Seki suggests one reason for the low efficiency of conversion T lymphocytes to iPSCs is due to the low rate of gene transfer by viruses. Now, presumably, you see where this is going: Re-enter Warren et al and their RNA induced pluripotent stem cell method described above. Recall that this method works in about two weeks and is ~100 times more efficient in generating iPSCs than is gene transfer. No doubt there will be some hurdles to overcome before putting all these pieces together, but I would be greatly surprised if there we didn't see RiPS generated from adult peripheral blood cells by the middle of next year. Undoubtedly that paper will also demonstrate some streamlining of the protocol. And then people will have another recipe to play with.
Seki et al demonstrated that human TiPS cells implanted into immune compromised mice can differentiate into many different tissue types. They also showed that the TiPS cells can become teratomas, which means unless you are careful with the implantation of these cells you are going to wind up with strange tumors.
That said, Warren et al show that subsequent RNA reprogramming can direct RiPS cells to become all sorts of interesting tissues. So if you want to try all this in your garage, and if you have the appropriate cell culture skills and equipment, you can give it a fair go. Access to the appropriate strains of feeder cells, as well as the modified RNAs, could be a stumbling block. But I have to imagine 1) that those cells and the RNAs are going to be available commercially as a package at some point or 2) that you will be able to get the cells from a supplier and contract out the RNA production for no more than a few thousand dollars.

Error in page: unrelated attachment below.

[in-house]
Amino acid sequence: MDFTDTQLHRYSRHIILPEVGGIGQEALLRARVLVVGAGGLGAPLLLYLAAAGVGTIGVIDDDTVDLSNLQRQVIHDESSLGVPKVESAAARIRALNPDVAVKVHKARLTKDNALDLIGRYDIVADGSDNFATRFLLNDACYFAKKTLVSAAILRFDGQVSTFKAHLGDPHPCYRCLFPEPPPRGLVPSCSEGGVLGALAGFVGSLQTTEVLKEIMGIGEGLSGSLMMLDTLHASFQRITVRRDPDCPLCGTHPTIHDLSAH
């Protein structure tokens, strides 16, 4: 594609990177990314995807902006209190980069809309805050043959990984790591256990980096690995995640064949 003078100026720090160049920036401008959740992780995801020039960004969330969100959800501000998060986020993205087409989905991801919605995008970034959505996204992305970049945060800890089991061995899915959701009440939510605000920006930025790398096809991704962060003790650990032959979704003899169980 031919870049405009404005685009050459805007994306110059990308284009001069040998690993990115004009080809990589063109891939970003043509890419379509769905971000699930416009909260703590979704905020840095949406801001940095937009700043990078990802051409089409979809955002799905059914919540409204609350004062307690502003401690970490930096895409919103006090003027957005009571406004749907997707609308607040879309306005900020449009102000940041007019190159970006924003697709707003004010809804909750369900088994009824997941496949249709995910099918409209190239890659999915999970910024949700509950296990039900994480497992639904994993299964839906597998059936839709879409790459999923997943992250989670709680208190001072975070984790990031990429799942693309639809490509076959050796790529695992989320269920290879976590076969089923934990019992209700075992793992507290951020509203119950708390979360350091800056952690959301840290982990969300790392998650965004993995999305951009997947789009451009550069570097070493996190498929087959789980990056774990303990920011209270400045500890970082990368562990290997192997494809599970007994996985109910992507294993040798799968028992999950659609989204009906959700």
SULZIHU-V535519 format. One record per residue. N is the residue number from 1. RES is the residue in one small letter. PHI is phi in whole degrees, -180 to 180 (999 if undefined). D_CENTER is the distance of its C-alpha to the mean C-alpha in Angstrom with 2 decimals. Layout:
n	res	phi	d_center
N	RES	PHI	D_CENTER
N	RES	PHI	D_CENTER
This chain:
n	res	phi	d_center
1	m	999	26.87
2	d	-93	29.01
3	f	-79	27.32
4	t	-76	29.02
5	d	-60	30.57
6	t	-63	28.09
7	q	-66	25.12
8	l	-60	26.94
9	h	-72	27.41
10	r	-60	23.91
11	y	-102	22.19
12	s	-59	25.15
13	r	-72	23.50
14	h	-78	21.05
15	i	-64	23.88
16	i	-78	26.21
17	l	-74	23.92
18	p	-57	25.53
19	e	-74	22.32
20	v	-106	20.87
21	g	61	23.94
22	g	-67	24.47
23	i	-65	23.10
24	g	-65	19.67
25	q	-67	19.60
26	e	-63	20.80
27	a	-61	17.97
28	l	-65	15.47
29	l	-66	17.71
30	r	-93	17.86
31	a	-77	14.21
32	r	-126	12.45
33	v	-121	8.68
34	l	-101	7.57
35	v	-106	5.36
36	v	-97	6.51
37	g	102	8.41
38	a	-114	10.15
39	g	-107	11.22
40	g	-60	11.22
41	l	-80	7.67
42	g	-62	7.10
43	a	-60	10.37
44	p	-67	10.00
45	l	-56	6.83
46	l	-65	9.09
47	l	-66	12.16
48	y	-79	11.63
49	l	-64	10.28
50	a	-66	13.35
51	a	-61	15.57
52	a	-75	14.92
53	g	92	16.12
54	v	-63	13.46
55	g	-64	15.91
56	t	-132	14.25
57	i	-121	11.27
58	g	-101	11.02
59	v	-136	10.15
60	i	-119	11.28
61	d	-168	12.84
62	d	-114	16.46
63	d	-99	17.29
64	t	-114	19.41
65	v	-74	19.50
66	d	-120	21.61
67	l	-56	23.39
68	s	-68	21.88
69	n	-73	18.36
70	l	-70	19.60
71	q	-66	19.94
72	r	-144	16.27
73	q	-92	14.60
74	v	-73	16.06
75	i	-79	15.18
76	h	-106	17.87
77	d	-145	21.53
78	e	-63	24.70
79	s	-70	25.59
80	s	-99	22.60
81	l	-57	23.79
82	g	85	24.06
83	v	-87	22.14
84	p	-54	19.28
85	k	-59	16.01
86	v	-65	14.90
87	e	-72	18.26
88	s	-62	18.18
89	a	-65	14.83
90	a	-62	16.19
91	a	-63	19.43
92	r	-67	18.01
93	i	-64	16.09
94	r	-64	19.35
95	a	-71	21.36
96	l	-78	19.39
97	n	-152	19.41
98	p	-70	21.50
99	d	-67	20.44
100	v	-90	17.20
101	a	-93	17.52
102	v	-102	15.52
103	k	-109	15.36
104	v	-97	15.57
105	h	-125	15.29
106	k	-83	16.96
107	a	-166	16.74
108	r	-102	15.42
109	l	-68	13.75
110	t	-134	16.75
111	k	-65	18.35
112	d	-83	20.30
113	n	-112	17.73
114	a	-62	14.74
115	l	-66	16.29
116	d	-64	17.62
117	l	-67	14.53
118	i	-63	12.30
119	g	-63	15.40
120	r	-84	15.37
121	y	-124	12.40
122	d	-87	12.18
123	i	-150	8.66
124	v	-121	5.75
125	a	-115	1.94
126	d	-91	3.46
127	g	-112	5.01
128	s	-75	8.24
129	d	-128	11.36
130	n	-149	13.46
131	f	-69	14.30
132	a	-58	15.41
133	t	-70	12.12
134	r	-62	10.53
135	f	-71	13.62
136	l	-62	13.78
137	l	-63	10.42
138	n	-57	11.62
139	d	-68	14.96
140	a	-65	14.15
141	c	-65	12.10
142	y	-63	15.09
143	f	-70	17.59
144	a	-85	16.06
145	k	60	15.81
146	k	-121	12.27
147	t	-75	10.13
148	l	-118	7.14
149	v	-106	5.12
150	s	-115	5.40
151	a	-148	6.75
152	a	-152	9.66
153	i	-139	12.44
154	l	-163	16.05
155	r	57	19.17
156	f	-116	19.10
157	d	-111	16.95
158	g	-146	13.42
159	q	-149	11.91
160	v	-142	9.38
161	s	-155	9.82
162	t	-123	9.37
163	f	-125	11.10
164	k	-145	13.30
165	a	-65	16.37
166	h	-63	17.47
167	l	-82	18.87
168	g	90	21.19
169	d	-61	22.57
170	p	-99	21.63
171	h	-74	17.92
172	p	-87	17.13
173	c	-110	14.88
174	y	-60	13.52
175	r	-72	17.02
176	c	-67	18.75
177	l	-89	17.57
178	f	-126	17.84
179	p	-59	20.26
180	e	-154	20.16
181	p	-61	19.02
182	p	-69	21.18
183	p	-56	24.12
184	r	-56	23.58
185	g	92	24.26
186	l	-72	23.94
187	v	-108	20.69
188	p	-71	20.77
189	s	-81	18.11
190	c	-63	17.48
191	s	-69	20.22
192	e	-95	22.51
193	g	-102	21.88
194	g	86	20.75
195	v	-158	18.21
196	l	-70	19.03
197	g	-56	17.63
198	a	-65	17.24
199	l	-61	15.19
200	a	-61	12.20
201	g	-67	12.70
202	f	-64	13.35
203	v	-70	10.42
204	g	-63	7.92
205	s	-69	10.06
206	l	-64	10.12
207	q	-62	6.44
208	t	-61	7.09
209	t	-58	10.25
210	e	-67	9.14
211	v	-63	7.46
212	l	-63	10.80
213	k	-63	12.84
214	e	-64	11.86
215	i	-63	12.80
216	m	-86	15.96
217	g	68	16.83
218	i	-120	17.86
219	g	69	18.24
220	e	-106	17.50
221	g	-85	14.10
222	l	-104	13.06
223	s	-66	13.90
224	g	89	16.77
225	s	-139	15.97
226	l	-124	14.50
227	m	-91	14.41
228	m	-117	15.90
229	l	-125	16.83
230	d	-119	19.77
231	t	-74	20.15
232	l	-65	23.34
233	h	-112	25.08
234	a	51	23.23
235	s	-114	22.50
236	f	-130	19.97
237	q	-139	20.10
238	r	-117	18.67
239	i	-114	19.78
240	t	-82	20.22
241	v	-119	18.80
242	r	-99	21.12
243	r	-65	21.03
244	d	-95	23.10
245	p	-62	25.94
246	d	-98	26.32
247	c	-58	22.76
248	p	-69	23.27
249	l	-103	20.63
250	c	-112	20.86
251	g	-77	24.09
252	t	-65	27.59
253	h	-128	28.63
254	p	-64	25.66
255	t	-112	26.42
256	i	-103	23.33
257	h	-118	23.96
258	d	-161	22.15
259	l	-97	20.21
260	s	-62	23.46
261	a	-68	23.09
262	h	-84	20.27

Derek Rossi, the Harvard professor who is the senior author on the Warren paper has, according to the acknowledgments on the paper, started a company "dedicated to the clinical translation of this technology". Whether that means there will be a monopoly on the methods and materials is unclear to me at the moment. If you want to generate your own RiPS cells from T lymphocytes, who is going to stop you? And if you use those cells to produce tissues, and even to attempt treating yourself? Even then, it isn't clear that there is any rule, law, or regulation that can be used to stop you; recall that the FDA, at present, has not yet decided to try to regulate stem cells as drugs. Please note that I don't think self treatment is a very good idea, just yet. But nobody who is interested in playing with these technologies is likely to listen to me on this point anyway.
However, if you did something that looked like treating another person, then all hell would probably break loose because you could be accused of practicing medicine without a license. And then there are the consequences of getting this wrong, whether you are treating yourself of somebody else. About a year ago, on an airplane, I happen to sit next to the CEO of one of the largest health insurance companies in the US. At one point in the conversation, I asked him what his company would do if people started showing up needing treatment for tumors they gave themselves by injecting their own iPS cells. He just stared at me, stunned, with his jaw agape.
That is the right response, I suspect. The world is changing very quickly, and even if you spend your days trying to understand what is coming you are guaranteed many surprises that will just leave your jaw agape.